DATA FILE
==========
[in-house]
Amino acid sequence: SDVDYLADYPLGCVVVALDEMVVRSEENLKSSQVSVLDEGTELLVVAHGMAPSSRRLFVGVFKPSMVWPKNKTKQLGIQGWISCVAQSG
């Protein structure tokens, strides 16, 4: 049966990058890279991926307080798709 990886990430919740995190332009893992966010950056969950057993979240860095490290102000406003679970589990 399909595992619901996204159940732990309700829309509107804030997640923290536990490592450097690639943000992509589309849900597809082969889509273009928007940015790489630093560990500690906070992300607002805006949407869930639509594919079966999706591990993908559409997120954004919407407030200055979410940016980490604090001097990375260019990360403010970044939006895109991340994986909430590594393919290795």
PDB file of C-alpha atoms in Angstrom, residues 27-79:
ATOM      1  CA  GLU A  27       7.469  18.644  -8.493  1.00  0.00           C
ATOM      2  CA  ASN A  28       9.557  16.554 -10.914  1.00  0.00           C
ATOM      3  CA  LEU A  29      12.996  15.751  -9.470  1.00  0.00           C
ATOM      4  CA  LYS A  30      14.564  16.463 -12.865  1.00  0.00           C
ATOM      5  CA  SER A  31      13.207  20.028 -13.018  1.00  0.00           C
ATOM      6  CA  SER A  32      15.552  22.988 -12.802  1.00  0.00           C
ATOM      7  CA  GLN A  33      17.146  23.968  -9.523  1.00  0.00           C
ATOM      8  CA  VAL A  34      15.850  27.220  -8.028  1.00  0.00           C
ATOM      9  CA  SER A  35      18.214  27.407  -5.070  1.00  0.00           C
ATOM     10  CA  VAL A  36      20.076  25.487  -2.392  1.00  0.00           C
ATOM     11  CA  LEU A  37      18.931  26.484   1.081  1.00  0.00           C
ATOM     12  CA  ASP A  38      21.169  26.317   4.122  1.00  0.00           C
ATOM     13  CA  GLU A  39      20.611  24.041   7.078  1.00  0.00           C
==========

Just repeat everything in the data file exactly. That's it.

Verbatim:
[in-house]
Amino acid sequence: SDVDYLADYPLGCVVVALDEMVVRSEENLKSSQVSVLDEGTELLVVAHGMAPSSRRLFVGVFKPSMVWPKNKTKQLGIQGWISCVAQSG
């Protein structure tokens, strides 16, 4: 049966990058890279991926307080798709 990886990430919740995190332009893992966010950056969950057993979240860095490290102000406003679970589990 399909595992619901996204159940732990309700829309509107804030997640923290536990490592450097690639943000992509589309849900597809082969889509273009928007940015790489630093560990500690906070992300607002805006949407869930639509594919079966999706591990993908559409997120954004919407407030200055979410940016980490604090001097990375260019990360403010970044939006895109991340994986909430590594393919290795």
PDB file of C-alpha atoms in Angstrom, residues 27-79:
ATOM      1  CA  GLU A  27       7.469  18.644  -8.493  1.00  0.00           C
ATOM      2  CA  ASN A  28       9.557  16.554 -10.914  1.00  0.00           C
ATOM      3  CA  LEU A  29      12.996  15.751  -9.470  1.00  0.00           C
ATOM      4  CA  LYS A  30      14.564  16.463 -12.865  1.00  0.00           C
ATOM      5  CA  SER A  31      13.207  20.028 -13.018  1.00  0.00           C
ATOM      6  CA  SER A  32      15.552  22.988 -12.802  1.00  0.00           C
ATOM      7  CA  GLN A  33      17.146  23.968  -9.523  1.00  0.00           C
ATOM      8  CA  VAL A  34      15.850  27.220  -8.028  1.00  0.00           C
ATOM      9  CA  SER A  35      18.214  27.407  -5.070  1.00  0.00           C
ATOM     10  CA  VAL A  36      20.076  25.487  -2.392  1.00  0.00           C
ATOM     11  CA  LEU A  37      18.931  26.484   1.081  1.00  0.00           C
ATOM     12  CA  ASP A  38      21.169  26.317   4.122  1.00  0.00           C
ATOM     13  CA  GLU A  39      20.611  24.041   7.078  1.00  0.00           C